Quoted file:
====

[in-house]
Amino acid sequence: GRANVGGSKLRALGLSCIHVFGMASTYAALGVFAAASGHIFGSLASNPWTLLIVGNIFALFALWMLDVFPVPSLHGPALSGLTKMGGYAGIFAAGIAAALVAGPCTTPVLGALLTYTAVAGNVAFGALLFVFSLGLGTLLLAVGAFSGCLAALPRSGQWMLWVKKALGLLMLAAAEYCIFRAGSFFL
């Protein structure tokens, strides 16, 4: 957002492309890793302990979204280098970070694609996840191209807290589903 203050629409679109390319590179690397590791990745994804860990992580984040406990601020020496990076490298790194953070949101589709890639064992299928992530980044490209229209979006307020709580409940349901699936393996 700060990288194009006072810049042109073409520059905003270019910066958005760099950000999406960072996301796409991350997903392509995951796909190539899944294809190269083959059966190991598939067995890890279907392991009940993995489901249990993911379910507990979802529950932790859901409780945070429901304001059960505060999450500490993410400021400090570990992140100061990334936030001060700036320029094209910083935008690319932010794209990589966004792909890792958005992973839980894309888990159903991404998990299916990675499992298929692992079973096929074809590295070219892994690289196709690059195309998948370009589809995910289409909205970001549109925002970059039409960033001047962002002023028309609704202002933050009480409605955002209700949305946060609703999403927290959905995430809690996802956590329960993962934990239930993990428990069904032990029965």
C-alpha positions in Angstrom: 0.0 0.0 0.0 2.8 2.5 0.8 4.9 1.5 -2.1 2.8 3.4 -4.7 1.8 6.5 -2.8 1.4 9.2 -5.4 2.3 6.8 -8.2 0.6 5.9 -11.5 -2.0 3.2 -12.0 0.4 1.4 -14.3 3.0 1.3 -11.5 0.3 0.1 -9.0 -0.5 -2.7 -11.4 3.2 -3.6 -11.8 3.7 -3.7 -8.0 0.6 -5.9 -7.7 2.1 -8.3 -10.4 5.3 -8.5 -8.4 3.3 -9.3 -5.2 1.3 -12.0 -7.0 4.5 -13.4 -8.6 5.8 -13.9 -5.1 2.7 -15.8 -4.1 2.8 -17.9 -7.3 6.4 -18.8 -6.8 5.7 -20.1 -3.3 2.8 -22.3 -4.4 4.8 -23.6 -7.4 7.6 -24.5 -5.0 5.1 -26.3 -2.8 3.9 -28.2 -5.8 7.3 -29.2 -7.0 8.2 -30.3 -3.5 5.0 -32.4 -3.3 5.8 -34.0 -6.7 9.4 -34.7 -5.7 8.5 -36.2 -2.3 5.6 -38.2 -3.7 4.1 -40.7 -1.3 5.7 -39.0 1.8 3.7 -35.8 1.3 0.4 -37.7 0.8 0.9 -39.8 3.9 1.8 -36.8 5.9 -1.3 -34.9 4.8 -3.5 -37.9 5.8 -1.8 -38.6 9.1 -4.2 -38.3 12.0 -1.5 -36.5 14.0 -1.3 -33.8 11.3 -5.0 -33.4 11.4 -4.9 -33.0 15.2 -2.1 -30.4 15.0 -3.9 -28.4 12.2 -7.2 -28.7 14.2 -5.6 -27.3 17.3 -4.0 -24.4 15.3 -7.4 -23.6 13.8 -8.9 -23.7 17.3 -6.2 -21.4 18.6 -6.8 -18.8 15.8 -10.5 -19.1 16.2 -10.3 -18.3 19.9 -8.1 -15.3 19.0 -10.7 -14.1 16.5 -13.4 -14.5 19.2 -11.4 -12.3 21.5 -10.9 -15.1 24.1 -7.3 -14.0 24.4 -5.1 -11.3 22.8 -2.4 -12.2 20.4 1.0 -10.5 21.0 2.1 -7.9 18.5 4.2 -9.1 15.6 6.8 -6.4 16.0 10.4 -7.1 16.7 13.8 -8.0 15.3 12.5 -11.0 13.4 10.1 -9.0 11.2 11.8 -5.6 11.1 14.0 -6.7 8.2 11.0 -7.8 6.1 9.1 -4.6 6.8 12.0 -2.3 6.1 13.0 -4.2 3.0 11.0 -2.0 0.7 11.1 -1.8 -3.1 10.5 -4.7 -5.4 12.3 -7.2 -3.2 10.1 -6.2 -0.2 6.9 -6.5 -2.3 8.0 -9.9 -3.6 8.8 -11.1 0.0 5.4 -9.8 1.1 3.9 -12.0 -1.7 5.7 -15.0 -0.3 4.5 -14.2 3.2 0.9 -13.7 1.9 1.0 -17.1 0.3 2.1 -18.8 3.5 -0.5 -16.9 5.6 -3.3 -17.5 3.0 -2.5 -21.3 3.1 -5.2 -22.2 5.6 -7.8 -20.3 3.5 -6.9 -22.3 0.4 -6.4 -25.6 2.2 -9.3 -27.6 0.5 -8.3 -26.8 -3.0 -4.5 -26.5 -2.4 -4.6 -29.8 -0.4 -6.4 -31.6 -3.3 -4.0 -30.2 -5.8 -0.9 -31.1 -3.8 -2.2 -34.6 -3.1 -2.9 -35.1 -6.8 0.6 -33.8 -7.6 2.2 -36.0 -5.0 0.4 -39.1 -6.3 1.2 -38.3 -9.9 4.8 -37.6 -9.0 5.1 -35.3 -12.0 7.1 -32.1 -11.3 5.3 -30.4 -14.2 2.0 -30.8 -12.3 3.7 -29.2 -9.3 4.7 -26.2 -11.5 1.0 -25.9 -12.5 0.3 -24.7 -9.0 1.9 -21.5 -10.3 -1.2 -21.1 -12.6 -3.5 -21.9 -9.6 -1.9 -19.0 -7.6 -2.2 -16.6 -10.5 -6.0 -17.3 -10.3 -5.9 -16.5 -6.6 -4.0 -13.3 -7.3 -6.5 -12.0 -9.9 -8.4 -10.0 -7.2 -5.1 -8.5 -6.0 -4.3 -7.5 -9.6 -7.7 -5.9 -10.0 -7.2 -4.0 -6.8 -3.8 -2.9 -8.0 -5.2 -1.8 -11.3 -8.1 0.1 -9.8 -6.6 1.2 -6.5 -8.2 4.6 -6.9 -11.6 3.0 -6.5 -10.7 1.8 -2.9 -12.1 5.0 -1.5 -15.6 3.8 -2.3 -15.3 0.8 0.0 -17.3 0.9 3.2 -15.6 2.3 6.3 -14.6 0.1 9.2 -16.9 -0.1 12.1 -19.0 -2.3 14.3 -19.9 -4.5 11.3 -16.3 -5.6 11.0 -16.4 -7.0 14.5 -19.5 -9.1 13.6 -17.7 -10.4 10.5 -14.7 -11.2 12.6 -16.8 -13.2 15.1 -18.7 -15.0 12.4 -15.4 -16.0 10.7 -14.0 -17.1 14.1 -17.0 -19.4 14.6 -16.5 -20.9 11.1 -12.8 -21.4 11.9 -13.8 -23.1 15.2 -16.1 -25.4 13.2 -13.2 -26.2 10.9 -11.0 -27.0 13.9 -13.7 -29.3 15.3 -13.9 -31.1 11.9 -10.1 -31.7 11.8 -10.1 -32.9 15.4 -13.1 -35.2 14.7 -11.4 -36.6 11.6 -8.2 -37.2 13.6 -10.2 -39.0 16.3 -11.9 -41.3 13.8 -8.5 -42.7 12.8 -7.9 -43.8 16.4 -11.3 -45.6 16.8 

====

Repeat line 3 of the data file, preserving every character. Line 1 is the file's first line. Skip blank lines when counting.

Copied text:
């Protein structure tokens, strides 16, 4: 957002492309890793302990979204280098970070694609996840191209807290589903 203050629409679109390319590179690397590791990745994804860990992580984040406990601020020496990076490298790194953070949101589709890639064992299928992530980044490209229209979006307020709580409940349901699936393996 700060990288194009006072810049042109073409520059905003270019910066958005760099950000999406960072996301796409991350997903392509995951796909190539899944294809190269083959059966190991598939067995890890279907392991009940993995489901249990993911379910507990979802529950932790859901409780945070429901304001059960505060999450500490993410400021400090570990992140100061990334936030001060700036320029094209910083935008690319932010794209990589966004792909890792958005992973839980894309888990159903991404998990299916990675499992298929692992079973096929074809590295070219892994690289196709690059195309998948370009589809995910289409909205970001549109925002970059039409960033001047962002002023028309609704202002933050009480409605955002209700949305946060609703999403927290959905995430809690996802956590329960993962934990239930993990428990069904032990029965």